Beer lovers barred from roadside
November 15, 2006
The side of a state highway is not a parking lot.
That is the message officials are giving the people driving to Squatters Roadhouse Grill, the popular new restaurant off S.R. 224 near the Snow Creek Plaza.
Once it opened, the number of people driving to the restaurant overwhelmed the parking lot, forcing people to park on the shoulder of S.R. 224, which is known as Park Avenue at the location. A line of cars could be seen on the shoulder at many hours of the afternoon and evening.
But officials say that the overflow parking on the shoulder is not allowed and have since put up barricades stopping people from leaving their cars there. Signs have been installed facing S.R. 224 designating the stretch of the shoulder as a no-parking zone.
The restaurant, which debuted Oct. 9, says it had not received complaints from City Hall or the Utah Department of Transportation, which manages S.R. 224. Still, the barricades went up at the middle of last week and the signs quickly followed.
"It’s not meant for long-term parking," says Bethany Eller, a spokesperson for UDOT.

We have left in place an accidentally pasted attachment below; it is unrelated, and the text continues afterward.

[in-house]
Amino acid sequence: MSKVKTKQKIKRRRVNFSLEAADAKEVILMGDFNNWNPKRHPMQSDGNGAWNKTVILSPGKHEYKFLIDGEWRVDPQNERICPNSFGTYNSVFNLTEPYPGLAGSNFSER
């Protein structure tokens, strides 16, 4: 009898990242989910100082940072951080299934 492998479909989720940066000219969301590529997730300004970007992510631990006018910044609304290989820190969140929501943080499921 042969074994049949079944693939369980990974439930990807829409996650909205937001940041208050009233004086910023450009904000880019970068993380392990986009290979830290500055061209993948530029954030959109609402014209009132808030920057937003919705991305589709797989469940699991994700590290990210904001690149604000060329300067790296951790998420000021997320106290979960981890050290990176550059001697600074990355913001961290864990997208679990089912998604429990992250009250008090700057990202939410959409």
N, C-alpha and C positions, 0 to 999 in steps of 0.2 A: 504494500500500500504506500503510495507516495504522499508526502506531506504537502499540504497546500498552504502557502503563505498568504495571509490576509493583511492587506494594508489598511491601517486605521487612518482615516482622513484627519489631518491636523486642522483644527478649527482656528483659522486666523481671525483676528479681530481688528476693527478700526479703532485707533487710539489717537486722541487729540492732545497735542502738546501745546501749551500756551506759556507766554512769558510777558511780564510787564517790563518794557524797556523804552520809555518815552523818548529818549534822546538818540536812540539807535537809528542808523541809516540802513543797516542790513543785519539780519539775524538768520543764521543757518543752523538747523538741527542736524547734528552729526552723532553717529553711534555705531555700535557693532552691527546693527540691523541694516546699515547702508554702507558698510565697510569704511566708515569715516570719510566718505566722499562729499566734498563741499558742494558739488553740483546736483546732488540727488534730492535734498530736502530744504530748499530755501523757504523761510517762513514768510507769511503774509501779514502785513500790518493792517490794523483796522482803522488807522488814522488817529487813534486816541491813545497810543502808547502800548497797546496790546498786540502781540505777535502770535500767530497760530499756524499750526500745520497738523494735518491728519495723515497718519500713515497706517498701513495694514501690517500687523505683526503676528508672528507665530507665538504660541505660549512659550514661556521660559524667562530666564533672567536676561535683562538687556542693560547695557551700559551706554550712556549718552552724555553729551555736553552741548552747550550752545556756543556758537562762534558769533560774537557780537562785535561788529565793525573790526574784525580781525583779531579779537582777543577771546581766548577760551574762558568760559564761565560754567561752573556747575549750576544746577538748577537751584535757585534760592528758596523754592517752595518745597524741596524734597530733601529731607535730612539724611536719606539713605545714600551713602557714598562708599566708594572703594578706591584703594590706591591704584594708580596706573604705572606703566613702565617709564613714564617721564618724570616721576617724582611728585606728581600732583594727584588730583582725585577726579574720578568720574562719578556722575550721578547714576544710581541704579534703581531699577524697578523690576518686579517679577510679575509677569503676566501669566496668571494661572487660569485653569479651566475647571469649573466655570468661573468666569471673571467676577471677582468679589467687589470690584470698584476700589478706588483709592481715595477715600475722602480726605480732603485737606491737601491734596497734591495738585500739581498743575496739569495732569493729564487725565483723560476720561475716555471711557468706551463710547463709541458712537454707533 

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She says that UDOT and Park City discussed the parking and says that posting the signs allows the Park City Police Department to write parking tickets.
Eller says that it is unsafe to park on the side of the road at that location because S.R. 224 curves at that site and that the shoulder there is narrow. She says there was a potential that a driver would hit a parked car.
"It narrows the road for where the driving car can go," she says.
The grill, part of the Salt Lake City brewing company’s corporate family, opened on Oct. 9 and quickly found a following. It opened in the building that was previously occupied by Mt. Air Cafe, a restaurant that for years served food to Parkites and visitors seeking a place to eat outside of Main Street.
Phil Kirk, a Park City Police Department lieutenant, says he was unaware of the police writing any parking tickets outside of Squatters. He agrees with UDOT that the parking on the side of the road is a safety hazard.
Phil Barton, a manager at the grill, says that few people are driving to Squatters together, meaning that more cars are competing for the 57 spots in the restaurant’s parking lot. The restaurant seats 180 people.
"It seems like that is a big plus, for us to have that many parking spaces," he says.
Barton estimates that at least 20 people were parking on the side of the road each day. He sees that people are now parking in nearby lots, including the one at Park City Market.
"I think we’ll be fine. I think more people are dropping people off and parking," he says.